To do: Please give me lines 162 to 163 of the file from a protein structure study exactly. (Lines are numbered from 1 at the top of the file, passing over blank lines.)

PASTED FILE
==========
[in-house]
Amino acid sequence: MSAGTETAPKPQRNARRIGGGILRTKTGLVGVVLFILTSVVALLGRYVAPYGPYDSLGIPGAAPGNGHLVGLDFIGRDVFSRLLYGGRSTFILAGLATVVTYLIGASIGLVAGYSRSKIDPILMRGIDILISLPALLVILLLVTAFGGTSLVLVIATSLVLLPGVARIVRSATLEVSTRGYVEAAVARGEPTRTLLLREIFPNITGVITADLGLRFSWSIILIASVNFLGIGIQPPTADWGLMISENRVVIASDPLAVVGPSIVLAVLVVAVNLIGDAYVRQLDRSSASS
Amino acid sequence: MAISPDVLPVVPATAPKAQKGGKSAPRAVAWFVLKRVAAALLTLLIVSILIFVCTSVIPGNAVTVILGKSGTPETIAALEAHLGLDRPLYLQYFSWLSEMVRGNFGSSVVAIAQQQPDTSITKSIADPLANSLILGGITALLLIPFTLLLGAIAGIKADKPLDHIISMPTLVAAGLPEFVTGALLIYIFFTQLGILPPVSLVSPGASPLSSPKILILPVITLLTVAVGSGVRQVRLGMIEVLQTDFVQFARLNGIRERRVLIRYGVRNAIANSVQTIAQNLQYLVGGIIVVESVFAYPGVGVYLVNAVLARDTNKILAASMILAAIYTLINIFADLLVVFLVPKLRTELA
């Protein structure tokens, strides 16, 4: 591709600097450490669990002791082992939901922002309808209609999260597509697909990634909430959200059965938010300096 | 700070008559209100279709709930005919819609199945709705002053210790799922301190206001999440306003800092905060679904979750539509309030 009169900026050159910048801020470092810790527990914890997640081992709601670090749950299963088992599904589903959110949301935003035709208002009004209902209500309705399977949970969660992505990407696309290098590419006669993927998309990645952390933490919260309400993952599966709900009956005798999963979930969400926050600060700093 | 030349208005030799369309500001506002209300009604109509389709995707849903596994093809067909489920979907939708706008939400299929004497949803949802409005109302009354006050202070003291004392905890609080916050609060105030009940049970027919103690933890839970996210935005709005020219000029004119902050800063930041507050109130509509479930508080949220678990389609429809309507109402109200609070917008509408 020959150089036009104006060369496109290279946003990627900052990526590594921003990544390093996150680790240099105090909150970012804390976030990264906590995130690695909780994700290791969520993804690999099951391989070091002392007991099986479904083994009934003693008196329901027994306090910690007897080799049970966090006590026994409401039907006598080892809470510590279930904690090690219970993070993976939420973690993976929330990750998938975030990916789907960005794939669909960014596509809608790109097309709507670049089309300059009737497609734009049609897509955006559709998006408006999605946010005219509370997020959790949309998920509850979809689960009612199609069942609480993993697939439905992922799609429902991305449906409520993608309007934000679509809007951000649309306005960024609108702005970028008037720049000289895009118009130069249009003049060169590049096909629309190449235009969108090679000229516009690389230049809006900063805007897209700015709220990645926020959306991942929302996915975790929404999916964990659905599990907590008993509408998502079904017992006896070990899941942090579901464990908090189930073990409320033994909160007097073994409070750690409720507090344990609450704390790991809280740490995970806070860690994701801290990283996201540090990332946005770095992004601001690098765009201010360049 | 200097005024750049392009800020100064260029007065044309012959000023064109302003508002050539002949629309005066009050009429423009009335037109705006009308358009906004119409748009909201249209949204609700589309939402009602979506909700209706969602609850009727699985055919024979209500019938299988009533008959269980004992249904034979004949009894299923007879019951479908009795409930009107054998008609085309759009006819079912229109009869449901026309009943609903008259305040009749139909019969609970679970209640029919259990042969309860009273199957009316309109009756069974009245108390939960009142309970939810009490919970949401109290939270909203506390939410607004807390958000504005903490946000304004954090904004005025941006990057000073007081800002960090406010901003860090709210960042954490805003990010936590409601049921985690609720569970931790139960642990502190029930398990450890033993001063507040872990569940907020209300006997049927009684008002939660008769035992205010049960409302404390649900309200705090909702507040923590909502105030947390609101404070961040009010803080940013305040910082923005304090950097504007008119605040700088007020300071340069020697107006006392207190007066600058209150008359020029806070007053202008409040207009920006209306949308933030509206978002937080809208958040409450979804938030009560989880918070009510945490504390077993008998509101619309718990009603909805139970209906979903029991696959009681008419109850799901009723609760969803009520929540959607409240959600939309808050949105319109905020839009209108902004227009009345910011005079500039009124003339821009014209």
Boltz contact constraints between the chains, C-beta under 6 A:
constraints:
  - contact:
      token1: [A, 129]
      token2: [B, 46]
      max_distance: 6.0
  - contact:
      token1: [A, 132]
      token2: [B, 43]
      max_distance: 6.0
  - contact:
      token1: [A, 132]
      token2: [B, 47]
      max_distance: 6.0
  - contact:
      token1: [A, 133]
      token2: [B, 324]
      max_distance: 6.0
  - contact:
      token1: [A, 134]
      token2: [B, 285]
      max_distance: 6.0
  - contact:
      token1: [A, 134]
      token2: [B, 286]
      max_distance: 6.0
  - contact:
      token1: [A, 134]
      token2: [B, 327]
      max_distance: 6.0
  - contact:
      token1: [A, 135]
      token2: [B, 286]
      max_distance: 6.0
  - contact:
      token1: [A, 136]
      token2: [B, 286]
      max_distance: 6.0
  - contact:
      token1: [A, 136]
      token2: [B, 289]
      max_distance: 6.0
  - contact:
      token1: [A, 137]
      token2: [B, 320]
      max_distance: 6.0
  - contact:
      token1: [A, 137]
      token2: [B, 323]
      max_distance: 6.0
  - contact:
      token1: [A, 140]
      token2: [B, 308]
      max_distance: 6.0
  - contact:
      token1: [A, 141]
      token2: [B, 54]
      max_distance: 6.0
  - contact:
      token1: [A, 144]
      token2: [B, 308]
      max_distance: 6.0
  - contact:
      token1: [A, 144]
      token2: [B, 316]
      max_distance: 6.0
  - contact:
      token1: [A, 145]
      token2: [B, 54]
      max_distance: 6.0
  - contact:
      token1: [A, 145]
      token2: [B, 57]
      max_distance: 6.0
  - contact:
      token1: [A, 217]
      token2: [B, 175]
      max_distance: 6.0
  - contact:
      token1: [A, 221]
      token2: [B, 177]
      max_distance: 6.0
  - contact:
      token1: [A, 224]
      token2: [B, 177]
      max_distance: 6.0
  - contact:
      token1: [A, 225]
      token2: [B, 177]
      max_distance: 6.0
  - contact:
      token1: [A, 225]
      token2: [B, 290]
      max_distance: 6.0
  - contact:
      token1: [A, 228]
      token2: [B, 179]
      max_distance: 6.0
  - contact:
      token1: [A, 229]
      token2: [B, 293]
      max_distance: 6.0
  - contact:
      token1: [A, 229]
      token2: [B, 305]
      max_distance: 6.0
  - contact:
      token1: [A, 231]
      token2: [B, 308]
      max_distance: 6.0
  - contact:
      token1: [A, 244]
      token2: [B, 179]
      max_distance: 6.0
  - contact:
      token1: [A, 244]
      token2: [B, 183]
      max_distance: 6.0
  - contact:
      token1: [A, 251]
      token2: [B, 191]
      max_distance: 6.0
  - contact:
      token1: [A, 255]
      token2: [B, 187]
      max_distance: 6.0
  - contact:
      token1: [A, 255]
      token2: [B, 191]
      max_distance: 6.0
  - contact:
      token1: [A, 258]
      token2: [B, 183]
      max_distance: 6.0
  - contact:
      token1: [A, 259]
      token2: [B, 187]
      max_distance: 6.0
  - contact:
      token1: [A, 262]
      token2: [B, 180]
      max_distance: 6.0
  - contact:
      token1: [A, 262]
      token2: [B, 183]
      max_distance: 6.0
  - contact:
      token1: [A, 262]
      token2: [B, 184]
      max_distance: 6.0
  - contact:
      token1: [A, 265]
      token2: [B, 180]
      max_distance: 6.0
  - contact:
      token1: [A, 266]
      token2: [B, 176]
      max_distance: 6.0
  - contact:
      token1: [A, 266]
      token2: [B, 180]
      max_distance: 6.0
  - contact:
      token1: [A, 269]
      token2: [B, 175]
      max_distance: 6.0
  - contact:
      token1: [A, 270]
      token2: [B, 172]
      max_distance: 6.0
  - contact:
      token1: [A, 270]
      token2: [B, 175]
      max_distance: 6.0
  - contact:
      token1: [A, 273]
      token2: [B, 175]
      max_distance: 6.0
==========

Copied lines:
      max_distance: 6.0
  - contact: